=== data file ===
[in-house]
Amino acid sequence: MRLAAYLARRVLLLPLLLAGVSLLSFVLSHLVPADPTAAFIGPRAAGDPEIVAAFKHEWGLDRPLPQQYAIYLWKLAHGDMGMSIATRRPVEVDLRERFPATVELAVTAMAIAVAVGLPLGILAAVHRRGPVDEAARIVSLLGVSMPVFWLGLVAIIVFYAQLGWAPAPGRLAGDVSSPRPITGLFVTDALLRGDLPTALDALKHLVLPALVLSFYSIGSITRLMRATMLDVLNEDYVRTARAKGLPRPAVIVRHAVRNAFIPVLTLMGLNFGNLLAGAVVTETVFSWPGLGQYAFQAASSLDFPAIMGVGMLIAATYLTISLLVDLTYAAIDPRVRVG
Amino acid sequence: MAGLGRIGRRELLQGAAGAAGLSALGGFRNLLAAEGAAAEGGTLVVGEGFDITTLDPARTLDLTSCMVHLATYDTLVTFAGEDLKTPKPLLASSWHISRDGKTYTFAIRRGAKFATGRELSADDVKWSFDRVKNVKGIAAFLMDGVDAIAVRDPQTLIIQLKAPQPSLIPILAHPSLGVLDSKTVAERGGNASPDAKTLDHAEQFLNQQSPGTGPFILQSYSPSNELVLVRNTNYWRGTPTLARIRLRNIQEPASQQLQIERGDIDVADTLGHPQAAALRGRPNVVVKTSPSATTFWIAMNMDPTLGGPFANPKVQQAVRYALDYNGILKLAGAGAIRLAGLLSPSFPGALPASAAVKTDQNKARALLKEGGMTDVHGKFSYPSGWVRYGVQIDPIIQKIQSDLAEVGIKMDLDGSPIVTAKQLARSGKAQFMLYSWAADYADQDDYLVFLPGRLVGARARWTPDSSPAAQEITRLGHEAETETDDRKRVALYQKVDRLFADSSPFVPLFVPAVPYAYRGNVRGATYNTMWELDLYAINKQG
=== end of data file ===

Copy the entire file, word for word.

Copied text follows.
[in-house]
Amino acid sequence: MRLAAYLARRVLLLPLLLAGVSLLSFVLSHLVPADPTAAFIGPRAAGDPEIVAAFKHEWGLDRPLPQQYAIYLWKLAHGDMGMSIATRRPVEVDLRERFPATVELAVTAMAIAVAVGLPLGILAAVHRRGPVDEAARIVSLLGVSMPVFWLGLVAIIVFYAQLGWAPAPGRLAGDVSSPRPITGLFVTDALLRGDLPTALDALKHLVLPALVLSFYSIGSITRLMRATMLDVLNEDYVRTARAKGLPRPAVIVRHAVRNAFIPVLTLMGLNFGNLLAGAVVTETVFSWPGLGQYAFQAASSLDFPAIMGVGMLIAATYLTISLLVDLTYAAIDPRVRVG
Amino acid sequence: MAGLGRIGRRELLQGAAGAAGLSALGGFRNLLAAEGAAAEGGTLVVGEGFDITTLDPARTLDLTSCMVHLATYDTLVTFAGEDLKTPKPLLASSWHISRDGKTYTFAIRRGAKFATGRELSADDVKWSFDRVKNVKGIAAFLMDGVDAIAVRDPQTLIIQLKAPQPSLIPILAHPSLGVLDSKTVAERGGNASPDAKTLDHAEQFLNQQSPGTGPFILQSYSPSNELVLVRNTNYWRGTPTLARIRLRNIQEPASQQLQIERGDIDVADTLGHPQAAALRGRPNVVVKTSPSATTFWIAMNMDPTLGGPFANPKVQQAVRYALDYNGILKLAGAGAIRLAGLLSPSFPGALPASAAVKTDQNKARALLKEGGMTDVHGKFSYPSGWVRYGVQIDPIIQKIQSDLAEVGIKMDLDGSPIVTAKQLARSGKAQFMLYSWAADYADQDDYLVFLPGRLVGARARWTPDSSPAAQEITRLGHEAETETDDRKRVALYQKVDRLFADSSPFVPLFVPAVPYAYRGNVRGATYNTMWELDLYAINKQG